By Capt. John A. MacLellan MBE
The next phrase patterns to be discussed are those which incorporate the TERTIARY grouping. This title just signifies a third classification.
The main characteristic is, that each of the three lines are of equal length, (remember both “Primary” and ‘’Secondary” had a metre of 6. 6. 4.) In the case of the “Tertiary’’ grouping, the basic metre is 4. 4. 4. with the first line repeated to make up a main musical division of 16 bars. This is usually shown as 4: 4, 4, the double dots after the first 4 indicating that line 1 is to be repeated.
The ‘Tertiary’ grouping is split into two types, TERTIARY ‘A’ and TERTIARY ‘B’, both of which are set in the basic metre of 4: 4, 4.
TERTIARY ‘A’ type has the main characteristic that the musical phrases are seldom repeated within each main division — Urlar or Variation. Lament for the Children is a TERTIARY A’ tune and its phrases are laid out as:
AB B Cc D:
E F G H
I D J B
Only phrases B and D are repeated.
(Stuart Liddell plays Lament for the Children at the 2016 Glenfiddich):
As each phrase is two bars in length the actual metre in this case is: 8: 8, 8.
A good many of the classic tunes have been set in this ‘free phrasing’ category which afford the composer the greatest latitude, for he is not confined to any particular pattern. For instance in ‘Secondary’ types, having composed a musical line 1 formed by phrases A, B, C, D, it is often the case, that when these phrases are re-set as C B A D in line 2, the melody is no longer satisfactory which means that more work has to be completed on line 1, so that the phrases will then fit melodically in line 2.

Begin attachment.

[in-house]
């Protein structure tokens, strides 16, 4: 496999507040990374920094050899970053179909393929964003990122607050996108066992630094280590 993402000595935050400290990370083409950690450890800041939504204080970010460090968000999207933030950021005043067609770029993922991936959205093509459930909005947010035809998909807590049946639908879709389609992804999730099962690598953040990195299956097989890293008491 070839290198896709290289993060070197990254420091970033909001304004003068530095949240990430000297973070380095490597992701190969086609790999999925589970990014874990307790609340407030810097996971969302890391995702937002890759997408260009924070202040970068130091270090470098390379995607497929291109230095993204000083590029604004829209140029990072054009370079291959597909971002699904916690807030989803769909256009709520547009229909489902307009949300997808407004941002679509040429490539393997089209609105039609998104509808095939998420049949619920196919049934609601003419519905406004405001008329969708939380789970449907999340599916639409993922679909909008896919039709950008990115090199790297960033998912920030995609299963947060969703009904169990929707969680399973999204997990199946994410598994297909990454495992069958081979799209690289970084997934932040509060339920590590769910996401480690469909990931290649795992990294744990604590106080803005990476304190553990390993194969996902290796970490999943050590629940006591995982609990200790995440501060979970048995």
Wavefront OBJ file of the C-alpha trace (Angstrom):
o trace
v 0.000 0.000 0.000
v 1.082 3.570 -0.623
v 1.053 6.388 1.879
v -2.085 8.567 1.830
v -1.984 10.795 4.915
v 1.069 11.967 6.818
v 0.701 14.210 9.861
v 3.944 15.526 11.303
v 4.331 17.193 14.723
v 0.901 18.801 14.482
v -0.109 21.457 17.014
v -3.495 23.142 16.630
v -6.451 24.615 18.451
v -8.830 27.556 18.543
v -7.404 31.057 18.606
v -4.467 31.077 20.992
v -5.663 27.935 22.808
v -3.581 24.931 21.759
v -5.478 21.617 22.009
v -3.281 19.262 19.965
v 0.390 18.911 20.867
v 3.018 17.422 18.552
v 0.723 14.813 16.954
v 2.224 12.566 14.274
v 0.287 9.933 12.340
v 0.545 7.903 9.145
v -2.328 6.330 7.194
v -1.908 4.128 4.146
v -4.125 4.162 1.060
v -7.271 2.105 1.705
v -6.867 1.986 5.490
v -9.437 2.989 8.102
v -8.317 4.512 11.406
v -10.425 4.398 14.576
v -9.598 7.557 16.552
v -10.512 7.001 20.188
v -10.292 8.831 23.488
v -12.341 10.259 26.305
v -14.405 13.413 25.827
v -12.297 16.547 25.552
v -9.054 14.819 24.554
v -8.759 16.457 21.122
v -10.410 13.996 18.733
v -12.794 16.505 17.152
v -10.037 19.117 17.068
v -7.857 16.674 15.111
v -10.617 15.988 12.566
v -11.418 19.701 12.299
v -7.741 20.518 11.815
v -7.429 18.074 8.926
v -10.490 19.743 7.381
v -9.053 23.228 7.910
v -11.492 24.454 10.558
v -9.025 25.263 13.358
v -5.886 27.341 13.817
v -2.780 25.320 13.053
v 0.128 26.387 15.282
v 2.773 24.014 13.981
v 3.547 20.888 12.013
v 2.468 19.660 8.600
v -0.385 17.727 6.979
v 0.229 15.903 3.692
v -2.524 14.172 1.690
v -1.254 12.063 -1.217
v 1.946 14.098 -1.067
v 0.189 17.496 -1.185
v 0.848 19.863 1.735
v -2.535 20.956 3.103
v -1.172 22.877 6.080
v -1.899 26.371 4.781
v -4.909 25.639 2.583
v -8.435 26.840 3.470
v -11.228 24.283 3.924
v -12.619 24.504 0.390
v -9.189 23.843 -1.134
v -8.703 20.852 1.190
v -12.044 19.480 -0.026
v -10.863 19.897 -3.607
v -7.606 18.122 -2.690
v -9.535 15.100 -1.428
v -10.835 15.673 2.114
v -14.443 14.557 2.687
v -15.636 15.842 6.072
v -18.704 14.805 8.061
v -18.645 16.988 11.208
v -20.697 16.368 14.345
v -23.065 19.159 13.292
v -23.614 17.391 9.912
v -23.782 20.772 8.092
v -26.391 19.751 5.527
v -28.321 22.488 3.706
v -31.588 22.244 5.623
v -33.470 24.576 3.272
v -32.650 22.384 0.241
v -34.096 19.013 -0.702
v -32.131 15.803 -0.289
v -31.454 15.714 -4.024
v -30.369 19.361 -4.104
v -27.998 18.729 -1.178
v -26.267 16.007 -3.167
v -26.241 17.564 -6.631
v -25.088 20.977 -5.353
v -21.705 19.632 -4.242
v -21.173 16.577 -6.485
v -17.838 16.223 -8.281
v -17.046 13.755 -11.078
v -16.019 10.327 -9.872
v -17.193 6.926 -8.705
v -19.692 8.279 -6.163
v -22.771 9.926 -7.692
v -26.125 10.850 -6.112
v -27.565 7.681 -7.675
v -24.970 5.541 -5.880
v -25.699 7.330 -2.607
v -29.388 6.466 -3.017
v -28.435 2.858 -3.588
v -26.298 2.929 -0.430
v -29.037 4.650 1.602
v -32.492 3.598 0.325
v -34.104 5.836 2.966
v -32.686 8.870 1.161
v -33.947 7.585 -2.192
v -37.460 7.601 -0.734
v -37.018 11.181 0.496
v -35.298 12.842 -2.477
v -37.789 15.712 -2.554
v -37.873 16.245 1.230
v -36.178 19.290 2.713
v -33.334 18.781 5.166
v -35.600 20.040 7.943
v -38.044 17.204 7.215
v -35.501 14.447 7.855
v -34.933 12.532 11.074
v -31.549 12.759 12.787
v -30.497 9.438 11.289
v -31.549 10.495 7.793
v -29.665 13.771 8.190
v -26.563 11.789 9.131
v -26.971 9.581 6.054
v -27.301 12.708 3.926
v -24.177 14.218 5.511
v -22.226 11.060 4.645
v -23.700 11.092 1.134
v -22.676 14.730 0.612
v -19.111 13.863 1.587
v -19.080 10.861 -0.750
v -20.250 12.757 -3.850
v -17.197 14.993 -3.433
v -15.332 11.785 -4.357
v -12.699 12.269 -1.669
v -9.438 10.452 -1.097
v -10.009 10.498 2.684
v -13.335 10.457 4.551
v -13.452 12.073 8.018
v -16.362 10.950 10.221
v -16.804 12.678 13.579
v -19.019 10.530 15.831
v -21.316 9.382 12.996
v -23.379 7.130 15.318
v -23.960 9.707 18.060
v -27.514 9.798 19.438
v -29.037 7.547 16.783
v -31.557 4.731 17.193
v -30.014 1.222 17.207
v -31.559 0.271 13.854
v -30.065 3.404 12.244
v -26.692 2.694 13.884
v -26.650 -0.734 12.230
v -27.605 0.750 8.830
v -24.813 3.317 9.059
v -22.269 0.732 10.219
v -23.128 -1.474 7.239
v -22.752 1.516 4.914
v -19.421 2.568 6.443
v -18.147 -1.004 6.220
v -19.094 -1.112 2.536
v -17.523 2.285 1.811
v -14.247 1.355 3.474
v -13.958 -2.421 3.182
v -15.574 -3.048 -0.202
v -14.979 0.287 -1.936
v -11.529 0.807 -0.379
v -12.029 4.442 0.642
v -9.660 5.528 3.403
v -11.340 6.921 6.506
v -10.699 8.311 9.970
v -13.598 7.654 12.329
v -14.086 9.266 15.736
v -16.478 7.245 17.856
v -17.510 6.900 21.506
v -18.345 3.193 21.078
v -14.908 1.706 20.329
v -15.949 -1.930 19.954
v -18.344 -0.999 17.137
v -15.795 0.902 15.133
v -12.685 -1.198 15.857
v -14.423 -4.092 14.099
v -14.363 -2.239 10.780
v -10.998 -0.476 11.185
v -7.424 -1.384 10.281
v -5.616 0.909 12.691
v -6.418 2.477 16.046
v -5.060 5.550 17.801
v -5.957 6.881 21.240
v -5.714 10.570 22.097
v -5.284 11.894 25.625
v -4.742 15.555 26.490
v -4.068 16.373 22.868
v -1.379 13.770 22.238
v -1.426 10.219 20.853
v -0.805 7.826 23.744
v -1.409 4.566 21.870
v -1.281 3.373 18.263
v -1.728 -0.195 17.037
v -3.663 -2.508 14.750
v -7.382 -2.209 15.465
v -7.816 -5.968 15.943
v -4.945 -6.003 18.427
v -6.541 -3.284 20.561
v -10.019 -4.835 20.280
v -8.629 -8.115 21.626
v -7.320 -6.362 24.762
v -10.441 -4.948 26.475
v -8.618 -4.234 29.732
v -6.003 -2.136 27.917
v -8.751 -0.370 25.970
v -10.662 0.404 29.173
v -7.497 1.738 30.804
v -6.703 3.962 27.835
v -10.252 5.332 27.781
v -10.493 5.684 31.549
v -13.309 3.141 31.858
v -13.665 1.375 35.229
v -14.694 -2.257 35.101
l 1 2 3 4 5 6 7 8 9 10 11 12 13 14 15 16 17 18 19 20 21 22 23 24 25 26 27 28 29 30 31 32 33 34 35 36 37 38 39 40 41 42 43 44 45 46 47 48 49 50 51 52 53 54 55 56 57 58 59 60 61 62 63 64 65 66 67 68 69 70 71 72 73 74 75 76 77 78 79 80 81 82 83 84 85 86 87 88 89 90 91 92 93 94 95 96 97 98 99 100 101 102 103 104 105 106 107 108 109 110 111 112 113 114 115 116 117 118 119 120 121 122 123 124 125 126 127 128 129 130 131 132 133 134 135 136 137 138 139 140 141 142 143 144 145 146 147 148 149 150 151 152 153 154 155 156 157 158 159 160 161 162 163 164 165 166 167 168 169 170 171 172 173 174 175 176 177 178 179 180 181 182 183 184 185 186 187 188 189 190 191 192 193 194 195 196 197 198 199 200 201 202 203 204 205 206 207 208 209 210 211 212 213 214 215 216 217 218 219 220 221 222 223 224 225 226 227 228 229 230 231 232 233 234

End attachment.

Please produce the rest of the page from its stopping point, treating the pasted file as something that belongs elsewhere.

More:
Tunes in category TERTIARY ‘B’ are often in direct contrast to those in type ‘A’. The tunes in this type are much simpler and contain a number of tunes suitable for beginners.
In common with the TERTIARY ‘A’ type the lines are of equal length, with the first line repeated. The pattern of the phrases is set out as:
A. B. A. CG:
D. B. D. c.
D. B. A. C.
It should be noted that the third line consists of the first two phrases of line 2 and the concluding two phrases of line 1.
The Supplementary classifications of ‘A’ ands ‘B’ also have certain characteristics in common. Both have the line 1 supplemented by an extra phrase to form line 2.
SUPPLEMENTARY Type A is set in the metre of 6. 6. 4. with a phrase pattern set out as —
Line 1 – A B A – 6 bars
Line 2 – Cc B A – 6 bars
Line 3 – B A
Line 3 can also be set as B, D or even D.E.
The supplementing phrase is C and it can clearly be seen that the main construction is formed from phrases A and B.
SUPPLEMENTARY Type B is set out in the metre of 4. 6. 4. with the final line being ‘finished’ with one or two bars of the little finger movements: HIHARIN —
The formation of line 2 is completed by adding phrase C between phrases A and B of line 1, making a pattern as follows:
Line 1 – A B – 4 bars
Line 2 – A C B – 6 bars
Line 3 – A B or D – 4 bars
with the addition of extra ‘HIHARIN’ bars.
Many good piobaireachds are set in this Supplementary structure. In type ‘A’ there is Lament for MacSwan of Roaig and A Flame of Wrath for Squinting Patrick. Whereas in the B Type, two examples would be: The Stewart’s White Banner and Lachlan MacNeill of Kintarbert’s Fancy.
The final category comprises the IRREGULAR types which do. Not conform to any pattern whatsoever. Line lengths can be irregular and at times such irregularity is not maintained in the Variations, yet despite that apparent lack of convential regularity, the tunes within this structure are entirely satisfactory to the piobaireachd enthusiast. Two examples are: Lament for Donald of Laggan and Lament for Donald Duaghal MacKay.
*From The International Piper, February 1981.
• The notation of piobaireachd
• The structure of piobaireachd, 1
• The structure of piobaireachd, 2
• The structure of piobaireachd, 4